International development agencies have come in for a hammering recently: repeated denunciations of alleged ‘wasteful funding’ from the Tory back benches - with an eye to plundering DfID’s £13.4 billion budget - ambassadors and High Commissioners given authority over DfID’s country programmes, a prominent Times leader calling for the resignation of the Save the Children CEO for his handling of staff sexual misdemeanours, and the cry of ‘Charity begins at Home’ ever more resonant. It helps in evaluating this onslaught to understand what development is and isn’t.
Does the public actually have a clear view of what development agencies actually do, where they came from, and the origin of their values? It’s a surprising story. The concept of development took shape in the first half of the nineteenth century within the context of the industrial revolution, and serious economic crises which threatened the social and political fabric of European states. A complex of allied themes, interrelated problems and fears: Progress, Corruption, continuity and change, evolution and revolution coloured thinking.
Engels was writing about the condition of the British working class in Manchester at the same time John Henry Newman was considering the development of Christian doctrine. It was Newman, grappling with the problem of continuity and change in the Christian Church, rather than Marx, grappling with capital accumulation as the dynamo of flawed Progress, who was to arrive at something close to the modern understanding of development and tease out its diverse meanings.
In his 1845 Essay on the Development of Christian Doctrine Newman used development of doctrine not merely as an explanation of his joining the Roman Catholic Church but as a positive feature of its commitment to the Truth. Then, surprisingly, ‘development’ broke out its religious frame and became the healer of the depredations of social disorder, unemployment, immorality, old and new corruption, all the destructive aspects of Progress. “Is it not a remarkable thing”, Rev. Mark Pattison, a clergyman and supporter of the Social Sciences Foundation, wrote to Newman in 1878, “that you should have first started the idea – and the word – development, as the key to the history of Church doctrine, and since then it has gradually become the dominant idea of all history, biology, physics, and in short has metamorphosed our view of every science, and of all knowledge”. This effusive attribution may have been excessive but Newman’s influence in the Victorian world was prodigious. It shows the close link between God-talk and the origins of development talk.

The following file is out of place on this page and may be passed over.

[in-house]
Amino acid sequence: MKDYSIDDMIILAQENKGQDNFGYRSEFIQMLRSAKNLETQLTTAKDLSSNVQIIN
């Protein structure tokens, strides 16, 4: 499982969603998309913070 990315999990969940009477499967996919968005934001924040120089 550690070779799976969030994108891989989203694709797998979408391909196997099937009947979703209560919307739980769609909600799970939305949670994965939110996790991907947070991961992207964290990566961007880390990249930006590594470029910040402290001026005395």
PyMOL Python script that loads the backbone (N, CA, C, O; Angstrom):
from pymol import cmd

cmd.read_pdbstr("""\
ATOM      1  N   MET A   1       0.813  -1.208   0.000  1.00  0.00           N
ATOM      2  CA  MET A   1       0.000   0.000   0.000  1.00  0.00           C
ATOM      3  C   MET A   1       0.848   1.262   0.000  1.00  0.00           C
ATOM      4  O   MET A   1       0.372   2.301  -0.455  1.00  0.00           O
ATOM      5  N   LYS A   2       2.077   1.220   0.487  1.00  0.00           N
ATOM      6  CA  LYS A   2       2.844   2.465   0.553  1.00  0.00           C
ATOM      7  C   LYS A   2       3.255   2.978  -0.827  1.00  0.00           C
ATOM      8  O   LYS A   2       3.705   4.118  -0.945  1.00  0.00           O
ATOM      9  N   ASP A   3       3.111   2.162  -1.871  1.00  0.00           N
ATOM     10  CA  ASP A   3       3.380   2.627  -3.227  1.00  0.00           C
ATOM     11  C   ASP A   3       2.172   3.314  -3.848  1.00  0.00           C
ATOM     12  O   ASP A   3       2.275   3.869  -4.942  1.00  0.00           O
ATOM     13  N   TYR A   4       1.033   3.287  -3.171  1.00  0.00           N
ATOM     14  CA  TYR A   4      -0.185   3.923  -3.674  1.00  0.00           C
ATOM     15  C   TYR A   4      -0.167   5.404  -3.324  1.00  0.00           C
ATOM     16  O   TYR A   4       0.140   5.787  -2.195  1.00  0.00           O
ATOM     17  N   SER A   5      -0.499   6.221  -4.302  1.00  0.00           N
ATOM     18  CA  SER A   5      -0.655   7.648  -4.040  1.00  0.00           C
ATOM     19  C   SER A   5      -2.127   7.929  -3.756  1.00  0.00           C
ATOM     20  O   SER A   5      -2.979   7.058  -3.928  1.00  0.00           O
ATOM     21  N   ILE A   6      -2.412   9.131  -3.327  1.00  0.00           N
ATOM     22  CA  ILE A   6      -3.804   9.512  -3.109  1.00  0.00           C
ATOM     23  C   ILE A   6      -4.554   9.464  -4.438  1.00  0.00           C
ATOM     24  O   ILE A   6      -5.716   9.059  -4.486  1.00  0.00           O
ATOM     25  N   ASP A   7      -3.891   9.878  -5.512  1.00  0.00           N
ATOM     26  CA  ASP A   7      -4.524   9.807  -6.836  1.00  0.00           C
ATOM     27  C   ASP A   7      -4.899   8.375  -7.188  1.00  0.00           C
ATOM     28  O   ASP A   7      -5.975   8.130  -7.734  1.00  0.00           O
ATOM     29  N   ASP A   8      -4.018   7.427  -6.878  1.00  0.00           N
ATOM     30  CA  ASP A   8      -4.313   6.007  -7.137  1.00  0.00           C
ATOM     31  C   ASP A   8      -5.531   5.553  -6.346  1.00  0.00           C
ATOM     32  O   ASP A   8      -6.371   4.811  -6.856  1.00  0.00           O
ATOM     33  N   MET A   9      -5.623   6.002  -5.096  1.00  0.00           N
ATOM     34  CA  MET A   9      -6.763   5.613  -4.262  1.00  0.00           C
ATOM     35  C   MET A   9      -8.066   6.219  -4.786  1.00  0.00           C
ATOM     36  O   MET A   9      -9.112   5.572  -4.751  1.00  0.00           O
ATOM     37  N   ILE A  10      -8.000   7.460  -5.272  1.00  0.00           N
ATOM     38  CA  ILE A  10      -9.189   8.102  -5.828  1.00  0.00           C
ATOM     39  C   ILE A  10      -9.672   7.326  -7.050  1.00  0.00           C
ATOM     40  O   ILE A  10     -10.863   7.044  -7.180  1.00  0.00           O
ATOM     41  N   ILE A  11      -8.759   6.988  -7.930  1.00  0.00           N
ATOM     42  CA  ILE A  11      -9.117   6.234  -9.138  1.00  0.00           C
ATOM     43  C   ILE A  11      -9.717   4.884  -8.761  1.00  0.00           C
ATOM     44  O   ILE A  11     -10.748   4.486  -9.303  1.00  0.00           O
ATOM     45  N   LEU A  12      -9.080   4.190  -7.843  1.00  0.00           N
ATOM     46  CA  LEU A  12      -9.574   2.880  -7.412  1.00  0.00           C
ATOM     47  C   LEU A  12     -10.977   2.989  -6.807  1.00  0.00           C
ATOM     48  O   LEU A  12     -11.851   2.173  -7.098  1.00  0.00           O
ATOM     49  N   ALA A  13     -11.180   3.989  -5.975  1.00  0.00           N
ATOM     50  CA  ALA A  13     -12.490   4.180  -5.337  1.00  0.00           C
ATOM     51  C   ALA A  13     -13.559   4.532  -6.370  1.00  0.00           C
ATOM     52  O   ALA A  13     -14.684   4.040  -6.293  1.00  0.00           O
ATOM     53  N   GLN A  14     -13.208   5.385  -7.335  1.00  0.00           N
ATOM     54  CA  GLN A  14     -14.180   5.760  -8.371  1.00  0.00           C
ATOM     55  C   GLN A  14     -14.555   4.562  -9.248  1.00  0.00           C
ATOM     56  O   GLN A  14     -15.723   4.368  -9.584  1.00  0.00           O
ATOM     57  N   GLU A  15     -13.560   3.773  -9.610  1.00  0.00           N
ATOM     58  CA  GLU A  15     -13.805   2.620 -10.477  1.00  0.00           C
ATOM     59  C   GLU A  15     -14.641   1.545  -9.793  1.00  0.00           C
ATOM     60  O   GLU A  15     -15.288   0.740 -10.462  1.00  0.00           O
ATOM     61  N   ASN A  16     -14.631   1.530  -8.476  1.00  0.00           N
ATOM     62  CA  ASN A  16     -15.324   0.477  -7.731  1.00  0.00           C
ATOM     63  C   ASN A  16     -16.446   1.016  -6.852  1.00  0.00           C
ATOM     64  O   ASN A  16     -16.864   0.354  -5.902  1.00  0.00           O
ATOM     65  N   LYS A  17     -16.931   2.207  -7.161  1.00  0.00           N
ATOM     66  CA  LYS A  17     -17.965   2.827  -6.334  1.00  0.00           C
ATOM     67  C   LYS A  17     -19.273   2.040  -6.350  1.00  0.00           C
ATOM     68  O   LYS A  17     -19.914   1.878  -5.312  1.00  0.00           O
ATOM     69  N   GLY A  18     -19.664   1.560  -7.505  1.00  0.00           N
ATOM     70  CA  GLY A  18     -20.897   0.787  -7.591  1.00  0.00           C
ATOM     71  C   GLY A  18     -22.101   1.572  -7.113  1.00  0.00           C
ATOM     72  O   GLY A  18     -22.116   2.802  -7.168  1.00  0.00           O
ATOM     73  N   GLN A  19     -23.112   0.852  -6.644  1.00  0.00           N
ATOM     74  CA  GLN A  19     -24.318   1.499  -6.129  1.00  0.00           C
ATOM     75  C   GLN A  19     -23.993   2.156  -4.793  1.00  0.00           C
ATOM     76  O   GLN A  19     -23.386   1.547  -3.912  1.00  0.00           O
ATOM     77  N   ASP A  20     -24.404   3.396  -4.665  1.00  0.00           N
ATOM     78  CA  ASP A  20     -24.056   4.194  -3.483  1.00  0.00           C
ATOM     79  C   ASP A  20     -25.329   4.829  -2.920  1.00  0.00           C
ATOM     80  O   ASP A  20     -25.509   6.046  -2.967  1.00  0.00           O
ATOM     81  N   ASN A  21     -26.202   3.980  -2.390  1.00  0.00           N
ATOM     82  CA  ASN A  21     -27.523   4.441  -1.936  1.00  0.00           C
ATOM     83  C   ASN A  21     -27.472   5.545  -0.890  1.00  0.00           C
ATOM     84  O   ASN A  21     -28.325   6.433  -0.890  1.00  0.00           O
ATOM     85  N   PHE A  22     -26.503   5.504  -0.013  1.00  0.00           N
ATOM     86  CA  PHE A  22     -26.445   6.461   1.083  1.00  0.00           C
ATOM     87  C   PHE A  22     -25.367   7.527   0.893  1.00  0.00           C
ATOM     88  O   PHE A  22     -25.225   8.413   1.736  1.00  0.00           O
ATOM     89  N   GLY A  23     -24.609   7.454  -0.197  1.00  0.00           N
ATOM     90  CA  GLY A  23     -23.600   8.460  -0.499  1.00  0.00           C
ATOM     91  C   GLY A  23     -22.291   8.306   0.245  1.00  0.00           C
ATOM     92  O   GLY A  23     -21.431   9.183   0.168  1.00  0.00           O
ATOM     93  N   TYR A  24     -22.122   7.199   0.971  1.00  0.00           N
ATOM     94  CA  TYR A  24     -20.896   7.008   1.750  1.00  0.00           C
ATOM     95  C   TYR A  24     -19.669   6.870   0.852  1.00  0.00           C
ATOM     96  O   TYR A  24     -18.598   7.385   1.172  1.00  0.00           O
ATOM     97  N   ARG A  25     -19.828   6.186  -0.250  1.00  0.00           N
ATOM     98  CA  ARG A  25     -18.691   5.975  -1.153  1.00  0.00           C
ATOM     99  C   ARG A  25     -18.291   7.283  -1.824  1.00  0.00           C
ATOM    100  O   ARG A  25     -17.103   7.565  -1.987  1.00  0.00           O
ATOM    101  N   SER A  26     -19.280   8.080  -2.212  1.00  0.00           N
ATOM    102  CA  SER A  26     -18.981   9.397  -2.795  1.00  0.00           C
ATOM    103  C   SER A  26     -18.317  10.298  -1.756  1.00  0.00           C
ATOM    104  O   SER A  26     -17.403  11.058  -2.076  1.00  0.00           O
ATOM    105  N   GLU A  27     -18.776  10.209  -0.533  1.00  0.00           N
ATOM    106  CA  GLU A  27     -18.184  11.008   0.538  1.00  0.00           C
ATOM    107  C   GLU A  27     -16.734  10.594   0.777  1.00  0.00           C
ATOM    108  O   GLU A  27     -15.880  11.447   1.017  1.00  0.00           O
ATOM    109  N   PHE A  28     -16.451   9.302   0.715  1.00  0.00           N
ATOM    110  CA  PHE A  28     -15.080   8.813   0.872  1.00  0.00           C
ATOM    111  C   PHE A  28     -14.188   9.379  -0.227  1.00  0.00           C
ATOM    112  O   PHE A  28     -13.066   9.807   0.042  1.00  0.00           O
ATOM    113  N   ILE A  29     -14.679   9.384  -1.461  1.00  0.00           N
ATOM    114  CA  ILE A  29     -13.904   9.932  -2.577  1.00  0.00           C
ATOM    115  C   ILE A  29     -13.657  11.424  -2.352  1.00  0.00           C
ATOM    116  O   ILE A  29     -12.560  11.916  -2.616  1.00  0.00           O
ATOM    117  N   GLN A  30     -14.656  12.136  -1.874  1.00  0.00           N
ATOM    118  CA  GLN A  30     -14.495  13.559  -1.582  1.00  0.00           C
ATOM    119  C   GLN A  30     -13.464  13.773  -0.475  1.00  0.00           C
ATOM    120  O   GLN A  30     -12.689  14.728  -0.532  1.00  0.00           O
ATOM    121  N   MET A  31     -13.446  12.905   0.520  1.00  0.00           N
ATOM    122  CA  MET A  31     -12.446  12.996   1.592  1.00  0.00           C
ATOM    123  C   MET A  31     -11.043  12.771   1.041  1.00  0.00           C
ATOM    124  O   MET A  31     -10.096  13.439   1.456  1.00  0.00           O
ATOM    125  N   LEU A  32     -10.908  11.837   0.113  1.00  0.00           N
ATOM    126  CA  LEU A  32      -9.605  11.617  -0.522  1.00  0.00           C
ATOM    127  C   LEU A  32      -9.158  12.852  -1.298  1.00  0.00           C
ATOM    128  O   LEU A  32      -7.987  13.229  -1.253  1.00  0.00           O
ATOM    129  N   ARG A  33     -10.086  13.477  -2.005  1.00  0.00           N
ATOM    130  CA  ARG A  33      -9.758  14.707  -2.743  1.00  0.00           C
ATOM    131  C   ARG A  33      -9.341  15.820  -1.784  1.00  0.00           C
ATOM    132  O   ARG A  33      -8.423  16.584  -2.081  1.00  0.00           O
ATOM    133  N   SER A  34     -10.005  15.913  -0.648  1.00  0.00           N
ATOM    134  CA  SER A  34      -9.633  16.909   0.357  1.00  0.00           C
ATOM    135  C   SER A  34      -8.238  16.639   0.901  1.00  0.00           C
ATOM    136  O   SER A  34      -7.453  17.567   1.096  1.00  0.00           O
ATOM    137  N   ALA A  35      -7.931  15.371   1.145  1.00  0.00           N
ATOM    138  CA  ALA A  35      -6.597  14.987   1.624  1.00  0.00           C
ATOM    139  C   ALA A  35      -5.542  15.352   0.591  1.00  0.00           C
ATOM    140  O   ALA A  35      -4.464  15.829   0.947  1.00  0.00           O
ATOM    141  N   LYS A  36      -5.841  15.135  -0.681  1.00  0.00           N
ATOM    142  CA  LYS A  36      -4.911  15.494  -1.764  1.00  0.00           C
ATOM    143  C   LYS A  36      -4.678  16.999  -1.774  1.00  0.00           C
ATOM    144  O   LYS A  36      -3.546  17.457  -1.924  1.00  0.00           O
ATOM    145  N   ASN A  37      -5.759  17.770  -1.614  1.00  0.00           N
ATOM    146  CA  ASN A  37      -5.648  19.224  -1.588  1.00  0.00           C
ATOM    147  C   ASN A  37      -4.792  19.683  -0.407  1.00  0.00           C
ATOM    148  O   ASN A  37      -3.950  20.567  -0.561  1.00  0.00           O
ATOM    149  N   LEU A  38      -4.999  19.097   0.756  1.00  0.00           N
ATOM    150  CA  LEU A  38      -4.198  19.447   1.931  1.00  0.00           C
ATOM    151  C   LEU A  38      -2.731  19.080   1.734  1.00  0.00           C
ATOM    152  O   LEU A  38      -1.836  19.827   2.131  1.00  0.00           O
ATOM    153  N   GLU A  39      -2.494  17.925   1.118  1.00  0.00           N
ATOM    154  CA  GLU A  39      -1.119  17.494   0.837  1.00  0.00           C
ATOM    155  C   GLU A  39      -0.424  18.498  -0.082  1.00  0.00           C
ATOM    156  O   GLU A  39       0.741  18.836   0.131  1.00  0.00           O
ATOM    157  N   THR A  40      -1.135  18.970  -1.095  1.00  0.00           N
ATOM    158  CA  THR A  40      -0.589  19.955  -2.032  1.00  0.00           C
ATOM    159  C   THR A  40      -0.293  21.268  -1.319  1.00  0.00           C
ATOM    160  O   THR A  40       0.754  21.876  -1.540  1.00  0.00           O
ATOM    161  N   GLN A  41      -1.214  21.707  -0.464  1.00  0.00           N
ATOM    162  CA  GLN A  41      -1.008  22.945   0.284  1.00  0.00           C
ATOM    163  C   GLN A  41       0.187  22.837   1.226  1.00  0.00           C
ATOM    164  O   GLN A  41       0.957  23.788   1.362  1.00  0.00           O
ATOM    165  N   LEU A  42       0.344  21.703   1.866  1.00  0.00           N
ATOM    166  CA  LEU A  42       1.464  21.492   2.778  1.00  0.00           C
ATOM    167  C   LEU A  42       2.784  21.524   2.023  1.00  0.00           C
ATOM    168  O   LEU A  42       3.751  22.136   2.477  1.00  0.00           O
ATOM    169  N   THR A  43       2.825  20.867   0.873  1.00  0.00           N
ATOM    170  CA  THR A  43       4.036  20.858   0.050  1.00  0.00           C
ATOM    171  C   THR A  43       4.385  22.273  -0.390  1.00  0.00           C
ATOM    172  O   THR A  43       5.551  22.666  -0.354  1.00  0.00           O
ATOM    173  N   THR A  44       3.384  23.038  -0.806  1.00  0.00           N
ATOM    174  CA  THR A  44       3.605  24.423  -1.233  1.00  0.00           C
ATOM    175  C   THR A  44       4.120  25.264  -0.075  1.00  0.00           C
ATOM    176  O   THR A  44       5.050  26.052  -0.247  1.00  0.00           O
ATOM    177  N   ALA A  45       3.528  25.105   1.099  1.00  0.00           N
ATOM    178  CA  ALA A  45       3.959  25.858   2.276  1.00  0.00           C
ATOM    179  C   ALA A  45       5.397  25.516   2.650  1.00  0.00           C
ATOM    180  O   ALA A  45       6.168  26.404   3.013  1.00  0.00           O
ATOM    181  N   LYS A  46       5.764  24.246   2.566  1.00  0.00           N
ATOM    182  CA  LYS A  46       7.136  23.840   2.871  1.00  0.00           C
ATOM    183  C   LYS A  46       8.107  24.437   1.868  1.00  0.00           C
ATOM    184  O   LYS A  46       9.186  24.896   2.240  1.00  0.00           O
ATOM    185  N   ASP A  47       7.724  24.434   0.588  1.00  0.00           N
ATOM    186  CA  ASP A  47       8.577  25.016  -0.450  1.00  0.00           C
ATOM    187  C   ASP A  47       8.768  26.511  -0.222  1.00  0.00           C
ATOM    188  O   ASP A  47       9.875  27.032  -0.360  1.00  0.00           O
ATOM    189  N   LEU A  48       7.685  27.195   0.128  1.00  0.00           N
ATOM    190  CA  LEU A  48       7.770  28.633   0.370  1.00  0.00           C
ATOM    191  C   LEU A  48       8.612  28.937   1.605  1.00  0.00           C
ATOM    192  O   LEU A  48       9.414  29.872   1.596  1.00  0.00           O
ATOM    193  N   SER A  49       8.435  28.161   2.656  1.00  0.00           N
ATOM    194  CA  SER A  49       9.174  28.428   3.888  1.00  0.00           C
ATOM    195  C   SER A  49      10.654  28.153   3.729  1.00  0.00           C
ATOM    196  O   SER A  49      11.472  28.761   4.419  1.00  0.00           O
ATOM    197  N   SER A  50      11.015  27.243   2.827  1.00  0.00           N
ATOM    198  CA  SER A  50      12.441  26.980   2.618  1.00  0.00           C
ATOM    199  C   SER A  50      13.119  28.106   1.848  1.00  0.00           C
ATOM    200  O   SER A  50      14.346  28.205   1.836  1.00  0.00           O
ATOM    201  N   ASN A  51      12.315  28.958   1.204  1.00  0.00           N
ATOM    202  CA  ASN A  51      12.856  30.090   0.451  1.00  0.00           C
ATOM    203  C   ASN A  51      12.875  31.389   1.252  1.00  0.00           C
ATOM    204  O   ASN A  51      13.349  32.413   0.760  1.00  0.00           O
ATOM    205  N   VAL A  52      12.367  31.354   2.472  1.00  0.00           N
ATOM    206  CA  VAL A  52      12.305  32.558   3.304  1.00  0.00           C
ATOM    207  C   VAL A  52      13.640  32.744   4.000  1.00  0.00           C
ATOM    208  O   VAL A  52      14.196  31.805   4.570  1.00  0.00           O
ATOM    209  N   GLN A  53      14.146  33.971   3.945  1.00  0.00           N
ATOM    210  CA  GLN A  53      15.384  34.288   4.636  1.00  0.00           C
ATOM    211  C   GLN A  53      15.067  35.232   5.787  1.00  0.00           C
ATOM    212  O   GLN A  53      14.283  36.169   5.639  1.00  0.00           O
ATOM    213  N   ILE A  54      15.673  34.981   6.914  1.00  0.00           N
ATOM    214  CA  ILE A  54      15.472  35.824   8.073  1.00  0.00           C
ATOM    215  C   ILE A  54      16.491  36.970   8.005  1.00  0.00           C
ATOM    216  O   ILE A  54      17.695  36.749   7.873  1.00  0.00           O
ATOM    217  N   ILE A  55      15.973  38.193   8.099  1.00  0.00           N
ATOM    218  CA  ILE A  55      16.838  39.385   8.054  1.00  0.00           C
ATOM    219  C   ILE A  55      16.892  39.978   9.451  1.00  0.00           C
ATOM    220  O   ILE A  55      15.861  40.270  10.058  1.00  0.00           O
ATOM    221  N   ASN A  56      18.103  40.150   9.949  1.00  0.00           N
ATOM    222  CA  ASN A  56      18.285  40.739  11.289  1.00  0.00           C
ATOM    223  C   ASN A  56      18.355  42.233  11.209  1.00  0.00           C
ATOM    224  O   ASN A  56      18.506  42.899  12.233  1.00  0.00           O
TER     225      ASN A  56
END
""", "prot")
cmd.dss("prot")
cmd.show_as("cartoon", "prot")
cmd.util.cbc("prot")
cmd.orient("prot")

After the Second World War ‘development’ began to mean significant, sustained and organised action by governments and civil society to improve the lot of the poor. In 1945, Christian Aid began providing relief for European refugees. In 1942, OXFAM (Quaker influenced) took shape and began campaigning for food relief to pass through naval blockades to Nazi-occupied Greece. The wartime Sword of the Spirit produced the radical Catholic Institute for International Relations.